LinkedIn is awesome in my opinion. But it is essentially a leads database/resume database. You add all your connections to have a bigger pool of prospect to search from. It does little to serve up “relevant and interested” talent. You’ve really got to work it to get out what you want. As they say, you get out what you put in. Still, it’s a great resource.

    Facebook is a leads database that is cluttered up by non-relevant activities. If people think that it’s a better leads database than LinkedIn, they are likely doing entry level or hourly recruiting. That’s OK, but it’s not the greatest tool for the rest of us other than pulling out a bunch of names and using them to create campaigns. There’s no data to suggest any one prospect from a company is better than another and most people don’t even fill out their work info in any depth beyond company name. What passes for relationship building here is certainly shy of real, mutually beneficial relationships. As for employment branding, there could be some value but I think what Peter is talking about activities that impact the means of engagement.

    So far, I think Twitter is an increadible waste of time. If you are using it to automate job feeds, then that’s great, super user. But most of what I see is updates on what people are having for dinner. Drivel.

    I see a lot of people (not necessarily here) really freaking out that someone has dared to defame their blessed tools. Geez. How has this become a personal battle? If you think that all these tools are great and you think they give you a competitive advantage, then Peter is doing you a favor by turning other people off of them.

    If someone is really doing something to use Twitter and Facebook to hire candidates and feels that the ROI is justified, then share. And if we hear from people that make their money off of training or speaker fees (as much as I truly like some of you), then I hope you don’t mind that we can’t really see you as objective. Show me the proof.

    I’m totally willing to change my mind but I want real ROI, factoring in time investment.

    Phew, I am just glad that blogging is old news 🙂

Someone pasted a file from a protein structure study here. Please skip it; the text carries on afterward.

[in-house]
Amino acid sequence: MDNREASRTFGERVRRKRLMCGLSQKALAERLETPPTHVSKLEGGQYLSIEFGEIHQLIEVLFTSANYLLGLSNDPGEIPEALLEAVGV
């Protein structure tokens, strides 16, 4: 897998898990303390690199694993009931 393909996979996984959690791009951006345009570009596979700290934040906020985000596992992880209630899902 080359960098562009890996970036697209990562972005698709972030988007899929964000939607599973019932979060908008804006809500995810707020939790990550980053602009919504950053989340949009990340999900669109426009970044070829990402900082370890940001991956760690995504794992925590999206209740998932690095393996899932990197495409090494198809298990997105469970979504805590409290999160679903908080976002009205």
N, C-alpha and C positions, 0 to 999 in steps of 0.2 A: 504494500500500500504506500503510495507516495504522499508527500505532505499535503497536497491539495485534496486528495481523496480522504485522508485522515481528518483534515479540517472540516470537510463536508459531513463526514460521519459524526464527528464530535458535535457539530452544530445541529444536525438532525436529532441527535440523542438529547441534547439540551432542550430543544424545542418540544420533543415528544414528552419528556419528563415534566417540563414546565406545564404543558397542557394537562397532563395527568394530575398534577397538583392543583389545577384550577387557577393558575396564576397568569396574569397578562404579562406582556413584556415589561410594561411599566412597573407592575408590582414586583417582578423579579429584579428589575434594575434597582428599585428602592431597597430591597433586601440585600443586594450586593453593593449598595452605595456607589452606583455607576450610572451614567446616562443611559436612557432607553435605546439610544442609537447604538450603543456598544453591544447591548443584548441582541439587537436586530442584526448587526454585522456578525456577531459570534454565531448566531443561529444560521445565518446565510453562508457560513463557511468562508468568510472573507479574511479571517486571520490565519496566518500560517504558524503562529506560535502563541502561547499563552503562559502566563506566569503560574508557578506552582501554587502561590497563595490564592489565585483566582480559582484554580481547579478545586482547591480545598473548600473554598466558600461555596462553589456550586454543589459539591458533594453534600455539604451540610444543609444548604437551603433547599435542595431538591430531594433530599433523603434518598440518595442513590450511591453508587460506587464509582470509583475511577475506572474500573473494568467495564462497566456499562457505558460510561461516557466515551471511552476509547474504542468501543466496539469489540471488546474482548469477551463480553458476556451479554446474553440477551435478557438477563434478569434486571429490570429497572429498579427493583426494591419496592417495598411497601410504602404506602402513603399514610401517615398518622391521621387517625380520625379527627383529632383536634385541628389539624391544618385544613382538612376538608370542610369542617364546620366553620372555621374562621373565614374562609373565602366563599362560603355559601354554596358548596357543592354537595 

7. Hi Peter,

    Interesting discussion. SCAM is a bit strong, but I think I know where you’re coming from. Anyone calling anything, by itself, as the future, or the it thing, has missed the point. If thats where you’re coming from, I agree, even if I think the language is a bit over the top.

    I’m a fan of data, and surveys, and certainly use both to guide myself in what to do next. There’s some pretty serious limitations to generalized surveys though. For one thing, I’m not trying to recruit all college grads, or any generalized group. I’m looking to hire for my company, which has its own requirements in terms of background, experience, culture, location, etc. Every company will have some unique characteristics for their hiring needs that will be tough to generalize.

    Also, the lines and definitions have been blurred somewhat between career site, social media outpost, and the purposes for both. I run a facebook page for my company, that isn’t focused only on jobs. However we talk about employment there, and jobs, and lost of other stuff. We also have a job search form right on the site. So, it seems odd to say Facebook is only about socializing, implying that there isn’t a social aspect to recruitment or finding a job.

    Overall, its not about the tools being good or bad, or social media being the future or not the future. The fixation on tools isn’t useful. Can we instead think about appropriate use? Twitter, great for finding, connecting with, engaging, and yes hiring marketing people or software developers. Twitter, NOT great for finding, connecting with or engaging tax professionals. So it seems obvious to state, but necessary in light of the hyperbole on both side of the argument, but it ain’t about the tools; job board, social media, whatever. Its about the most appropriate approach given your specific situation, company, jobs, culture, location, reputation, recruiter capability, budget, etc.

    As an individual, trying to meet all those contingencies, blanket statements of any kind have no value.

  8. The irony is that you’re using a social media tool to bemoan the hype around social media.

    Beware the hype is right. Also, beware status quo and stagnation in any industry—including recruiting.

  9. Talent and dedication truly determines the success of a recruiting company – the legit one. It is true that getting recruits using social networking sites is not a guarantee just because many uses them. People will not click on your site or join your cause if it does not have substance. Aside from that, scams are prevalent and it is difficult to discern which ones are actually real. If your goal is to earn money, there is no harm in that – as long as you follow guidelines and you do not deceive your potential clients with false claims. People who decide to be your recruits should know exactly what they are getting and you need to give them the guarantee that their personal information will be kept confidential.